It’s one of the few photos in existence that displays my disability. Digital cameras weren’t around when I was a child, and film was expensive, so photos were not very common. Usually, they were only snapped after, “Say cheese!” when I’d have the opportunity to subconsciously focus my vision, and bring my eyes straight. Only when relaxed (as the second, candid photo demonstrates) did my eye appear crooked.
Second, childhood strabismus can be cosmetically corrected–that is, it will no longer be visible in an adult–though the effects of it (amblyopia) may not be repaired at all. My eye no longer travels, because I trained the musculature of my eye through years of patch-therapy. So I now have the ability to keep my eye straight even when relaxed, but the underlying cause was not fixed, because it was not caught until I was too old to repair much of the damage.
2) People constantly assume that because I wear glasses, my vision is corrected to 20/20. Glasses cannot correct all vision problems. There are no visual apparatuses that can correct strabismic amblyopia; this is simply something I will have to live with for the rest of my life. I accept this, and mostly it doesn’t bother me anymore…until someone challenges it, claims I’m “faking” my disability, or that it can’t be as serious as it is, because I’m generally very high-functioning. Never, ever tell someone that they are “faking” an invisible disability just because of your faulty assumptions. You cannot know what is going on inside of their body, and it is absolutely not your place to tell someone else that you know more about their body than they do. You’d be wrong.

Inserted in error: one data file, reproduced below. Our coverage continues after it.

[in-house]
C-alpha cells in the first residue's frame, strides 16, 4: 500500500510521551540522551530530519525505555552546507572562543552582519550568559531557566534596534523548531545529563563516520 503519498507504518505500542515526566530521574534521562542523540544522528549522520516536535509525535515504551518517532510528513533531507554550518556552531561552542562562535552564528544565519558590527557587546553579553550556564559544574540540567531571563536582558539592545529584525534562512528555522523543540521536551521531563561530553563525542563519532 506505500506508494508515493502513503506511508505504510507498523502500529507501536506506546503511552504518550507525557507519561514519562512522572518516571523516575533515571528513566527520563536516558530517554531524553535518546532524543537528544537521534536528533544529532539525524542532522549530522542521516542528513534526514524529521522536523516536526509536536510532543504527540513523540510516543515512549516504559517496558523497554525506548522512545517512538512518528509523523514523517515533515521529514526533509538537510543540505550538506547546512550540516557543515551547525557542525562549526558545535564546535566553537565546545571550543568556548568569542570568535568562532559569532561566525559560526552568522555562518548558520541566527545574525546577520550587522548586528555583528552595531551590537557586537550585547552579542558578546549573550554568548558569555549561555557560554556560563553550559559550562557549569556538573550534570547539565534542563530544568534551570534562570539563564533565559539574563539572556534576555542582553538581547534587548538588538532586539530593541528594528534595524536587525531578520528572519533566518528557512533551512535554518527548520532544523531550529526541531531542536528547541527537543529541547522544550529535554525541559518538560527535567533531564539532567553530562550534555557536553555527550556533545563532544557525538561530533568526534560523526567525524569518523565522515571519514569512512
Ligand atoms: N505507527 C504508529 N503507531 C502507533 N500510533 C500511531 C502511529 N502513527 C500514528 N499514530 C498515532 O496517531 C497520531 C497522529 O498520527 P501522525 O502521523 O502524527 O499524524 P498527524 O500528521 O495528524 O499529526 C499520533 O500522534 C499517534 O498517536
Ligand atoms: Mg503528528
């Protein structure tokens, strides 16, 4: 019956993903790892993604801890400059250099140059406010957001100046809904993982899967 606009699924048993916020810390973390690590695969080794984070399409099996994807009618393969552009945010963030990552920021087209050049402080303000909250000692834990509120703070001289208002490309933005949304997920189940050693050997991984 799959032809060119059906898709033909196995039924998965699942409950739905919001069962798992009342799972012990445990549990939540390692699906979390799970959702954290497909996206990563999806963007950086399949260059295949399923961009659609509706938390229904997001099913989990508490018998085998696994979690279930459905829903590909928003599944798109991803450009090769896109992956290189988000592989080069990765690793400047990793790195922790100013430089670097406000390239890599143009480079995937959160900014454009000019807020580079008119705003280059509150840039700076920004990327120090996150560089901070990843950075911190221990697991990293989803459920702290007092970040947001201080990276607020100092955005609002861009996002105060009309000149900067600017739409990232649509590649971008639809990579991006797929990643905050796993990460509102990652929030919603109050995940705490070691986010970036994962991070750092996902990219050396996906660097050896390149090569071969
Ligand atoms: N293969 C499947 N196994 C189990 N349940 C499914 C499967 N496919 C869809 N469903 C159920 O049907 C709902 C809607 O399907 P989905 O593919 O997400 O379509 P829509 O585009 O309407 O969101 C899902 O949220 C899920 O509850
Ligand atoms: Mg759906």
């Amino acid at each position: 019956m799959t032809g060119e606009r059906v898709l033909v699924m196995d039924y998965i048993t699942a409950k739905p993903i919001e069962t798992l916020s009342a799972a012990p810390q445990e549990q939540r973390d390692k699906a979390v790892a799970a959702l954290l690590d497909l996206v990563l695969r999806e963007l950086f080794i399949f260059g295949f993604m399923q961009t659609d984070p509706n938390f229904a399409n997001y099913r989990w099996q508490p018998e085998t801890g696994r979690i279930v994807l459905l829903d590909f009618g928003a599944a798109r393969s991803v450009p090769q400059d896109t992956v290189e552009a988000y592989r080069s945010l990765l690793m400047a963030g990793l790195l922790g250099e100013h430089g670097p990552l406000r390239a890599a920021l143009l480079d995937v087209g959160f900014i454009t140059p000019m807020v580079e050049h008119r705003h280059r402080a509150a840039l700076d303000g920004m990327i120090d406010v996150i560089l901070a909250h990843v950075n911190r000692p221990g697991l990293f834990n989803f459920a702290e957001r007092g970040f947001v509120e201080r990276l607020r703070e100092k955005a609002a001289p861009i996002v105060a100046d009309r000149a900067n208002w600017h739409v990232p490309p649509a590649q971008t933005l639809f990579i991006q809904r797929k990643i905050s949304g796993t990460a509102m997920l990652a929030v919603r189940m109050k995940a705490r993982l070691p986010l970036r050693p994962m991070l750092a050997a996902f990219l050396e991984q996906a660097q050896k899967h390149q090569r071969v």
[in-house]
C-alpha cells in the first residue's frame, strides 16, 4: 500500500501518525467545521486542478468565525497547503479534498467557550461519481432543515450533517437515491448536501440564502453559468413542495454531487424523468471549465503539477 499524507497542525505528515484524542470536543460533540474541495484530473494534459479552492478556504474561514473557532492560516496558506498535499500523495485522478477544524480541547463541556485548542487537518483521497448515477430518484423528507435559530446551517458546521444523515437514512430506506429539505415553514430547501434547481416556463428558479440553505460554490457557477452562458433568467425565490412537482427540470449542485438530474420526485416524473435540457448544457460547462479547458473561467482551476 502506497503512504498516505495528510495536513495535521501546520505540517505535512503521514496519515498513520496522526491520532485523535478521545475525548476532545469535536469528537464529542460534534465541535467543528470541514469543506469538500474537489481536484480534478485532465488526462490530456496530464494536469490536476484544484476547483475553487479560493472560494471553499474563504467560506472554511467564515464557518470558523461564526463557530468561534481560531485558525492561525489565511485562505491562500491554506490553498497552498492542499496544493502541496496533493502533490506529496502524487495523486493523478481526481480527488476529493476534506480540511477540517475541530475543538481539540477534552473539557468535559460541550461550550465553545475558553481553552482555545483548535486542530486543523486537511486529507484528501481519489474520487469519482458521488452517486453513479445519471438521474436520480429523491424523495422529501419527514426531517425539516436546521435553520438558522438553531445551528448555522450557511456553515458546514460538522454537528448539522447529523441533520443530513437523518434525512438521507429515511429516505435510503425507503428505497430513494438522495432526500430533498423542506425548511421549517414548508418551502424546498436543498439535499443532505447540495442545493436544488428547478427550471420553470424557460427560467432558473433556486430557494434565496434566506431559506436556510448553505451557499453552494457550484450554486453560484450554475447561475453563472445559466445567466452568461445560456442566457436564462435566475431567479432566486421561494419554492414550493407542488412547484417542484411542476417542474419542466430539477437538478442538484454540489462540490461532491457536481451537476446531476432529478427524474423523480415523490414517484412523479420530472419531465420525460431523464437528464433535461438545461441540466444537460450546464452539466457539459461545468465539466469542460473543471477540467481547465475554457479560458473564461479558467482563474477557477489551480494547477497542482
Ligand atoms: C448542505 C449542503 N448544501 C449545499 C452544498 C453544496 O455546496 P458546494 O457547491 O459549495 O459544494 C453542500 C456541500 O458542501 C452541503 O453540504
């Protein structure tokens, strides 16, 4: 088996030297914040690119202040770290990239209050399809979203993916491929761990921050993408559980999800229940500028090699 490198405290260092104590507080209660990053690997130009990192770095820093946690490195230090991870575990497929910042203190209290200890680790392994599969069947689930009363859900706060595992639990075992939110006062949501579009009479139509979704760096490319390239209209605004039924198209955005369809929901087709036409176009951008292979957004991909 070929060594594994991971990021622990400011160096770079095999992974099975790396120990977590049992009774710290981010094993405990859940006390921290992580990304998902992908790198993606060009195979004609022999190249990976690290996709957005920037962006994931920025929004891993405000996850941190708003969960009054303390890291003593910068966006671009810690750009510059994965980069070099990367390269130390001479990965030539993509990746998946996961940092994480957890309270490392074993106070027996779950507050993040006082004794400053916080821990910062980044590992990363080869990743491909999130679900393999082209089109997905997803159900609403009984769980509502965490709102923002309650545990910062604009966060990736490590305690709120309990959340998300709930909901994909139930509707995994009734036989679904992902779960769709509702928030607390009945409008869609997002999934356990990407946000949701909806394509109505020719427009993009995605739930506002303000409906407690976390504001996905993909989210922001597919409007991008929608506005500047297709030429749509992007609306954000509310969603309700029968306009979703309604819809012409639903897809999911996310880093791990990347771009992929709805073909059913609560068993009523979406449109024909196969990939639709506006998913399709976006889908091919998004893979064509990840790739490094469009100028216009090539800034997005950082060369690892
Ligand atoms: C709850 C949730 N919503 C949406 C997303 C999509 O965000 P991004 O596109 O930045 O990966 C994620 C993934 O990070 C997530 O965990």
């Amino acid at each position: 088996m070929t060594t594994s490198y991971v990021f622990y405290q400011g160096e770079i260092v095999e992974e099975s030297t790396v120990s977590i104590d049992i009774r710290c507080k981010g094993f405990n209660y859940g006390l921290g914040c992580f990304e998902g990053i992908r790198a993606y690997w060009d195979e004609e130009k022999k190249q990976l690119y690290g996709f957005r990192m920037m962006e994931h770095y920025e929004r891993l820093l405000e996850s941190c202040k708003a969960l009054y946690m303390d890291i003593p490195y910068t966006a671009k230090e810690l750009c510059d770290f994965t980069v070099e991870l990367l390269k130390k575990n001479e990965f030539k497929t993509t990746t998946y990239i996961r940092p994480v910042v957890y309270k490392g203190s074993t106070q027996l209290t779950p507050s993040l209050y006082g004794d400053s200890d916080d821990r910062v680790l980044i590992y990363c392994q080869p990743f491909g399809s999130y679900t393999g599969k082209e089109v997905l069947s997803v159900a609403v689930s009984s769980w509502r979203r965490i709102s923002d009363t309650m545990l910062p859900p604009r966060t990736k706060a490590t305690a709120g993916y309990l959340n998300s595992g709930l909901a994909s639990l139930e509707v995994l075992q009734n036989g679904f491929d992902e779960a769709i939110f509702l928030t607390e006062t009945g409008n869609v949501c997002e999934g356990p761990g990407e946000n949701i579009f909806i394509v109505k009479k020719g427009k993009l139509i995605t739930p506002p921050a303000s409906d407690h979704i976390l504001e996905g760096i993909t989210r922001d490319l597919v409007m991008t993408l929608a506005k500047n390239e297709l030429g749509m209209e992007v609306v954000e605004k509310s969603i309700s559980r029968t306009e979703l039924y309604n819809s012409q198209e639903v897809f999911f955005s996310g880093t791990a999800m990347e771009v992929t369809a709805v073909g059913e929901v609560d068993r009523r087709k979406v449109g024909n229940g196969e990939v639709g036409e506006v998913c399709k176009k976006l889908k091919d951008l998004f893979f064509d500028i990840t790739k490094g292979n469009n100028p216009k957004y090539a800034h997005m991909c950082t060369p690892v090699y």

3) I have had people tell me that they wish they’d had to wear an eye patch. This is offensive for the same reason normally-visioned people wearing glasses is offensive, though these folks tend to take it a step further, and make it even more hurtful. No, wearing an eye patch wasn’t like being a super-cool child pirate. It made my life a living hell. Aside from all the teasing (as one would expect), there was also the constant embarrassment of being forced to function with a nearly blind eye so I could have a tiny glimmer of hope at making it function. I stood inches from the blackboard in school to try and read what teachers had written. I ran into furniture, walls, doors. I got booed off the baseball diamond in gym class because I simply couldn’t see the ball. I watched small children hide behind their mothers when they saw me in public, crying in horror about why I only had one eye.
But most importantly, that eye patch was not about fun for me because it was a constant physical reminder of my abnormality, of my body’s failure to simply function. It made me feel broken, useless, sub-par. No, I did not revel in it. No, it did not make me feel unique and special. No, it was not fun. At all. Just because you think it’s fun to tool around Wal-Mart in a wheelchair doesn’t mean you’d enjoy it if you weren’t able to get up and walk out when you’re done. Do not tell someone with a disability that you envy their gear. It’s not just rude, it’s cruel.
4. I have had people mock me for not being able to see normally. It’s completely socially acceptable for people to laugh at me, deride me, insult me if I don’t see the road I needed to turn onto, or if I can’t find an item I’m looking for on a store shelf when it’s right in front of me. I don’t find this funny. I’ve honestly been driven to tears by my inability to see things when I need to. It’s not funny. If I want to laugh at myself, that’s my right; that right does not extend to others. You do not mock someone’s disability, period.
In the end, the most important thing for anyone to remember is how to respect others. I don’t believe that most people do the things I’ve listed because they’re trying to be purposefully cruel, but rather because they’re ignorant to how hurtful they really are being. So first and foremost, in ableism as with any other prejudice, remember that when someone tells you they are hurt or offended by something you are saying or doing, try to examine how you may be unintentionally allowing your privilege to affect your behavior. Able-bodied privilege is a very real thing, and it’s something I am becoming more and more likely to call out.